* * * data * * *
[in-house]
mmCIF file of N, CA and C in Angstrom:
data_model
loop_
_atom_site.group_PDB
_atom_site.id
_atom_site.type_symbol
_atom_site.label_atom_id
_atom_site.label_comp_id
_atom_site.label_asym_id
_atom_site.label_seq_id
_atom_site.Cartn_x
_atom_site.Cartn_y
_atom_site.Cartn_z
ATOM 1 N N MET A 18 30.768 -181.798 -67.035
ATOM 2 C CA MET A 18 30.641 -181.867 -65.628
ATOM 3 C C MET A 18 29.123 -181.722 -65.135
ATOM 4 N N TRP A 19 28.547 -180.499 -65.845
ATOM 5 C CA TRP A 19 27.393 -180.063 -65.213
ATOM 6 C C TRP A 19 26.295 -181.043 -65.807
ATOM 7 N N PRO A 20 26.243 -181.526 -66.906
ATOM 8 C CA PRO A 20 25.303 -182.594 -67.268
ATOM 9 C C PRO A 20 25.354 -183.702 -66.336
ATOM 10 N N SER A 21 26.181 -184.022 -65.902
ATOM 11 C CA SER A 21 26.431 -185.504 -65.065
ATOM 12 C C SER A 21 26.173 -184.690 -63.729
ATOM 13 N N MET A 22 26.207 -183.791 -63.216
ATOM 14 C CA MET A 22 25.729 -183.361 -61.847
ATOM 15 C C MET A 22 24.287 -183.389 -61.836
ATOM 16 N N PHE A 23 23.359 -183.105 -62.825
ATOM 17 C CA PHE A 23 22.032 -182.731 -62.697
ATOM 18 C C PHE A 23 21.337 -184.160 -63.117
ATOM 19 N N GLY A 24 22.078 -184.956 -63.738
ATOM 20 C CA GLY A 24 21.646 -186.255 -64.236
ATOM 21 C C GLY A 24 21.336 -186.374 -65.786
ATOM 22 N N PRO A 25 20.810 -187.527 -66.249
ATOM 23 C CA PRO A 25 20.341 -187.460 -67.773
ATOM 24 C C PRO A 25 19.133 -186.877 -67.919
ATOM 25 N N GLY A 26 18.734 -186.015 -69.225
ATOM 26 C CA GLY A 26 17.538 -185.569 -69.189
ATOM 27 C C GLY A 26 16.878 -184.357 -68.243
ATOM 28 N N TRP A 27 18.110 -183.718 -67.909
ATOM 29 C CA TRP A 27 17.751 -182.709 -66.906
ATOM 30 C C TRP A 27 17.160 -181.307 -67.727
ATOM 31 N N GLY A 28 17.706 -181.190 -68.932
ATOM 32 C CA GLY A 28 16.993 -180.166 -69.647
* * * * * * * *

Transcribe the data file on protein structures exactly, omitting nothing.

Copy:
[in-house]
mmCIF file of N, CA and C in Angstrom:
data_model
loop_
_atom_site.group_PDB
_atom_site.id
_atom_site.type_symbol
_atom_site.label_atom_id
_atom_site.label_comp_id
_atom_site.label_asym_id
_atom_site.label_seq_id
_atom_site.Cartn_x
_atom_site.Cartn_y
_atom_site.Cartn_z
ATOM 1 N N MET A 18 30.768 -181.798 -67.035
ATOM 2 C CA MET A 18 30.641 -181.867 -65.628
ATOM 3 C C MET A 18 29.123 -181.722 -65.135
ATOM 4 N N TRP A 19 28.547 -180.499 -65.845
ATOM 5 C CA TRP A 19 27.393 -180.063 -65.213
ATOM 6 C C TRP A 19 26.295 -181.043 -65.807
ATOM 7 N N PRO A 20 26.243 -181.526 -66.906
ATOM 8 C CA PRO A 20 25.303 -182.594 -67.268
ATOM 9 C C PRO A 20 25.354 -183.702 -66.336
ATOM 10 N N SER A 21 26.181 -184.022 -65.902
ATOM 11 C CA SER A 21 26.431 -185.504 -65.065
ATOM 12 C C SER A 21 26.173 -184.690 -63.729
ATOM 13 N N MET A 22 26.207 -183.791 -63.216
ATOM 14 C CA MET A 22 25.729 -183.361 -61.847
ATOM 15 C C MET A 22 24.287 -183.389 -61.836
ATOM 16 N N PHE A 23 23.359 -183.105 -62.825
ATOM 17 C CA PHE A 23 22.032 -182.731 -62.697
ATOM 18 C C PHE A 23 21.337 -184.160 -63.117
ATOM 19 N N GLY A 24 22.078 -184.956 -63.738
ATOM 20 C CA GLY A 24 21.646 -186.255 -64.236
ATOM 21 C C GLY A 24 21.336 -186.374 -65.786
ATOM 22 N N PRO A 25 20.810 -187.527 -66.249
ATOM 23 C CA PRO A 25 20.341 -187.460 -67.773
ATOM 24 C C PRO A 25 19.133 -186.877 -67.919
ATOM 25 N N GLY A 26 18.734 -186.015 -69.225
ATOM 26 C CA GLY A 26 17.538 -185.569 -69.189
ATOM 27 C C GLY A 26 16.878 -184.357 -68.243
ATOM 28 N N TRP A 27 18.110 -183.718 -67.909
ATOM 29 C CA TRP A 27 17.751 -182.709 -66.906
ATOM 30 C C TRP A 27 17.160 -181.307 -67.727
ATOM 31 N N GLY A 28 17.706 -181.190 -68.932
ATOM 32 C CA GLY A 28 16.993 -180.166 -69.647